401(k) Rollover: How To Roll Over a 401(k)

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If you’ve decided to move the funds from your retirement account at your former company, you need to understand how to roll over a 401(k).

In this article, I’ll explain the steps involved to roll over your old 401(k) to an IRA or a new 401(k). I’ll also break down which of the rollover options you want and the steps you need to complete for each option.


Table of Contents


Learn how to roll over a 401k in just four steps.

Step 1: Decide Where You Want Your Money To Go

If you leave a job where you have a 401(k), you’ve got options. Your first step is figuring out which of those options is best for you:

  • Roll it into a traditional IRA
  • Roll it into a Roth IRA
  • Transfer it to the 401(k) plan at your new job
  • Leave it in your previous company’s plan
  • Cash out and transfer the money to your bank account

You can read more about those options and the reasons why you’d consider each of them. But in general, you want your retirement money in the account or plan with the lowest cost and the best investment options. And if all else is equal, it’s better to consolidate so you have fewer accounts to manage, money expert Clark Howard says.

If you decide to roll over your 401(k) to an IRA, consider the tax implications between traditional and Roth IRAs. Traditional accounts are tax-deferred, while Roth accounts involve post-tax dollars. So, among other tax-related consequences, if you roll over a traditional 401(k) to a Roth IRA, you’ll owe taxes on the full amount.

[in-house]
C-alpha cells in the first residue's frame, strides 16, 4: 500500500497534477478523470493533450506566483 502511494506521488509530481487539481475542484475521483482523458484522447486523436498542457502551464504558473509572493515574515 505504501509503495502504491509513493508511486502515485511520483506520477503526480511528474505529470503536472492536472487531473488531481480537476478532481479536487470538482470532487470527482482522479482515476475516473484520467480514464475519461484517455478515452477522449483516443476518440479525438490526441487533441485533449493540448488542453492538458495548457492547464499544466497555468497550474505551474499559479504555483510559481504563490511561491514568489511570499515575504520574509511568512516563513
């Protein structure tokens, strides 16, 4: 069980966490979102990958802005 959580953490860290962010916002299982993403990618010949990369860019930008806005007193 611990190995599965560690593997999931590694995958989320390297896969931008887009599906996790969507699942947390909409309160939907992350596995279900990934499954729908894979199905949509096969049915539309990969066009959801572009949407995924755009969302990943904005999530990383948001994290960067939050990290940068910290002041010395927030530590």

If you move your 401(k) to an IRA, you’ll also need to decide whether to manage your own investment portfolio or to invest via a robo-advisor.

Cashing out your 401(k) can be the most tempting option, not to mention the fact that it’s the option that would take the least amount of effort. But because of the tax implications, it’s a bad idea to cash out your 401(k) unless you’re in a legitimate financial crisis.

You’ll have to do the math on your own to decide which option makes the most sense for you. If you decide to move your 401(k) money into another retirement account, the information below should help streamline the process for you.


Step 2: Determine the Type of Rollover You Want

Determining the type of rollover you’ll use to transfer your funds is probably the most important step when determining how to roll over a 401(k).

In addition to setting the procedures you need to follow, the type of rollover you choose can lead to major financial consequences.

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If at all possible, avoid what are known as 60-day or “indirect” rollovers.

But I’m getting ahead of myself.

The IRS defines three types of rollovers:

  1. Trustee to trustee
  2. Direct
  3. 60-day (indirect)

All three options probably involve communicating with the administrator of your previous employer’s 401(k) plan and the person who handles your new IRA or 401(k). And of course, you’ll have to fill out some paperwork.

Let’s take a closer look at each of the three rollover types.

Trustee to Trustee Rollovers

The IRS separates “direct” rollovers from “trustee to trustee” rollovers. But essentially, they’re both forms of direct rollovers, which is what you want.

A trustee to trustee or “in kind” rollover takes place when the administrator of your previous company’s 401(k) and the administrator or entity in charge of your new account handle the transfer electronically.

This is the easiest method because it involves minimal work on your part.

Direct Rollovers

As defined by the IRS, direct rollovers involve the administrator of your old 401(k) plan writing a check made payable to your new plan and sending it to you.

This method is direct because the money should never touch your bank account. Your role is to deposit that check with your IRA or with your new 401(k) plan.